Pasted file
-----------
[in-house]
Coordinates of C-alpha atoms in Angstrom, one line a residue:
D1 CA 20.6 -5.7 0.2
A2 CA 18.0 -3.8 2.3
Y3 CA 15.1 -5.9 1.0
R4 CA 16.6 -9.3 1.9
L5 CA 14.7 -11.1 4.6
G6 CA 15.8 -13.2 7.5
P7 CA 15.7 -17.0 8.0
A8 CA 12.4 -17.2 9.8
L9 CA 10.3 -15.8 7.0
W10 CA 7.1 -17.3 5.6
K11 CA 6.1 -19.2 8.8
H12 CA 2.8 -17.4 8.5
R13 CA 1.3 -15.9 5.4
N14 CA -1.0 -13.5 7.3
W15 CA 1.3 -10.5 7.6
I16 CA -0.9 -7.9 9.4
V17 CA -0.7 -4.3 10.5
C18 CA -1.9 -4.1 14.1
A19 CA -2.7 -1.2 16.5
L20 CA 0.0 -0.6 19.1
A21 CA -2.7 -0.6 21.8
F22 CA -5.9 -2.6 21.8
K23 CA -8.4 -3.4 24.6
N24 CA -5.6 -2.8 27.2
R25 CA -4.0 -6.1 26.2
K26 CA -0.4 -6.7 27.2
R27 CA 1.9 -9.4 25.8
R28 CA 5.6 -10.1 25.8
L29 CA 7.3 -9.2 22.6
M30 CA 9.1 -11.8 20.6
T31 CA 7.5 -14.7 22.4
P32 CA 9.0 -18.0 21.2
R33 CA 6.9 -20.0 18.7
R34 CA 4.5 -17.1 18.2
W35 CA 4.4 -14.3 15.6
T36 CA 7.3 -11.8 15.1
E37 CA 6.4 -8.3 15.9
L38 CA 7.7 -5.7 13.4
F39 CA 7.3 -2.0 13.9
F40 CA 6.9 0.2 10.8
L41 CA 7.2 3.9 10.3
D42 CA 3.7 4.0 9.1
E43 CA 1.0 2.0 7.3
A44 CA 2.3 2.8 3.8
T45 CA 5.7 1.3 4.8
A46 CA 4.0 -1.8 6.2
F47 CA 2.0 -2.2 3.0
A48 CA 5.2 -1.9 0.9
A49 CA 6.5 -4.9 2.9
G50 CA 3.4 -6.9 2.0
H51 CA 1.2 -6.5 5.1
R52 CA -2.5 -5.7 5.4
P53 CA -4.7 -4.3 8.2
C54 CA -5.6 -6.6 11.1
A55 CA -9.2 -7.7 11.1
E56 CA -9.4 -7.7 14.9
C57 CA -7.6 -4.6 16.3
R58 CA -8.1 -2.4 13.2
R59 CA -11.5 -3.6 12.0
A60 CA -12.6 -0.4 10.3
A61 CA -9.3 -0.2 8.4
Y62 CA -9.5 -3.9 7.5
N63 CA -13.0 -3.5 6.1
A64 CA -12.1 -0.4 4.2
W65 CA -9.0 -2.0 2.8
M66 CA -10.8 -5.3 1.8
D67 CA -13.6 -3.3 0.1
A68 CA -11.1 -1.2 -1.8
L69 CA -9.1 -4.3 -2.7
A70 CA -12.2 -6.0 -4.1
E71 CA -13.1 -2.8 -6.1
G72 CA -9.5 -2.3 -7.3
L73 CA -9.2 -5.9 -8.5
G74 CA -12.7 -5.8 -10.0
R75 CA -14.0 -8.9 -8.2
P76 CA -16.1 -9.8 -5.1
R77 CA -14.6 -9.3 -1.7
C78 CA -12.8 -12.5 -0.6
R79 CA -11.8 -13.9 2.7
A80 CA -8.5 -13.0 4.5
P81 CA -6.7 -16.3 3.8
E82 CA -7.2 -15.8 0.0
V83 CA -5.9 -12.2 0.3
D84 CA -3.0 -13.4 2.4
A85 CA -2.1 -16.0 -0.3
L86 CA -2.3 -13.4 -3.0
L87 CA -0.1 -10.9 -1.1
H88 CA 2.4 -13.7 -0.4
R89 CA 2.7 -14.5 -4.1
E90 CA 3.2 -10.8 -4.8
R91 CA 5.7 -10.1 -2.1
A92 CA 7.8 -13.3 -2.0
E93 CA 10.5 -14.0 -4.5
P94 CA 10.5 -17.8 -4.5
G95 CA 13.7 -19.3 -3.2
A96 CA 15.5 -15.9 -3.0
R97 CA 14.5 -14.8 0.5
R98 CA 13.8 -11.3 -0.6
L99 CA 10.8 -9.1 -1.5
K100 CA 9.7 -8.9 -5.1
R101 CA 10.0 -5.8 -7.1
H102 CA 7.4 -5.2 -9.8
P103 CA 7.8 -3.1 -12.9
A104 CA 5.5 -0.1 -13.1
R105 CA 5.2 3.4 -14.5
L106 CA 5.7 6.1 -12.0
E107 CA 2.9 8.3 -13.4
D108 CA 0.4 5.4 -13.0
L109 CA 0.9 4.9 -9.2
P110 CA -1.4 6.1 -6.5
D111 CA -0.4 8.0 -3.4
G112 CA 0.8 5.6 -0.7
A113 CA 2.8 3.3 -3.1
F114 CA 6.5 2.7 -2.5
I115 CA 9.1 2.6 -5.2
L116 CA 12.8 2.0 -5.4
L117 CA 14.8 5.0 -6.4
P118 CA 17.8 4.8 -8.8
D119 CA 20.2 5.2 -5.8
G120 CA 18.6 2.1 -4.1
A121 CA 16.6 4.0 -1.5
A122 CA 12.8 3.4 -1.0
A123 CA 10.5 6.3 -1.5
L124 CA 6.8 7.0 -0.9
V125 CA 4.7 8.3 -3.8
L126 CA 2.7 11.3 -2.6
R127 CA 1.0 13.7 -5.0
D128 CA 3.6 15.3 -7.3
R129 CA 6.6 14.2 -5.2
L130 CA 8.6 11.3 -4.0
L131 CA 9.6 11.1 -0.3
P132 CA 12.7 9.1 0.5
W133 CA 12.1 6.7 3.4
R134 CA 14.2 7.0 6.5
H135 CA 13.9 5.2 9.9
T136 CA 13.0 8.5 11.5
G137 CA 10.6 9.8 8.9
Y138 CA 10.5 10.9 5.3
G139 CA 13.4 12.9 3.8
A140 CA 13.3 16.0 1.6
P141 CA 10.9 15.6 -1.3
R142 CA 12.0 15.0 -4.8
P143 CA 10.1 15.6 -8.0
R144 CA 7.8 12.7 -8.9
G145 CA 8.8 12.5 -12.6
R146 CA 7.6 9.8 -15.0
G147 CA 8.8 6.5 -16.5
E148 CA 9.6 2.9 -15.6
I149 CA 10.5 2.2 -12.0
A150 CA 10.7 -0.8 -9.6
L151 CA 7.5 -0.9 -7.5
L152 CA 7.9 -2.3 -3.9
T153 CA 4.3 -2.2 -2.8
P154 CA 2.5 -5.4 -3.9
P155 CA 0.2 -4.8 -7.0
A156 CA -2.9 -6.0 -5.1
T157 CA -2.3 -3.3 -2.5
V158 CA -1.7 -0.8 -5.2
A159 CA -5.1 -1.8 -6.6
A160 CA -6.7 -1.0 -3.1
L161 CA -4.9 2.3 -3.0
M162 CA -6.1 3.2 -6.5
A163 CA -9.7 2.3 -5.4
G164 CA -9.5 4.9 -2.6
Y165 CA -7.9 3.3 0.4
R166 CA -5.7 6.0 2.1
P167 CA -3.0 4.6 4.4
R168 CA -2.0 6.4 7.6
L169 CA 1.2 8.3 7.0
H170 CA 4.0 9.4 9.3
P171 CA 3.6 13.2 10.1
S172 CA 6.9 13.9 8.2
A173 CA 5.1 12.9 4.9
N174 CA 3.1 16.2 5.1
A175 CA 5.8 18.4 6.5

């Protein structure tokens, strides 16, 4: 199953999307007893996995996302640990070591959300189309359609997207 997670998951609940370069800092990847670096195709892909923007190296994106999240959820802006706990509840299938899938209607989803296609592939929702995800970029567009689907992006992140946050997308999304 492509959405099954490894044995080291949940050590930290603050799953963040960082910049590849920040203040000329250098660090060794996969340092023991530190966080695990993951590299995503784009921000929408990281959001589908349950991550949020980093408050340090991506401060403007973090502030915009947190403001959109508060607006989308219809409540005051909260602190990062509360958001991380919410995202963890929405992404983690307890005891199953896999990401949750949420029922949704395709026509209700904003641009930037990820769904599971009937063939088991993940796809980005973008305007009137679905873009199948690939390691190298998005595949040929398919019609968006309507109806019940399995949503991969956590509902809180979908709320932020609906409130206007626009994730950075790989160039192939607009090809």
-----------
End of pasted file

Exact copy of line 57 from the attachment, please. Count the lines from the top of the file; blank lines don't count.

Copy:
A55 CA -9.2 -7.7 11.1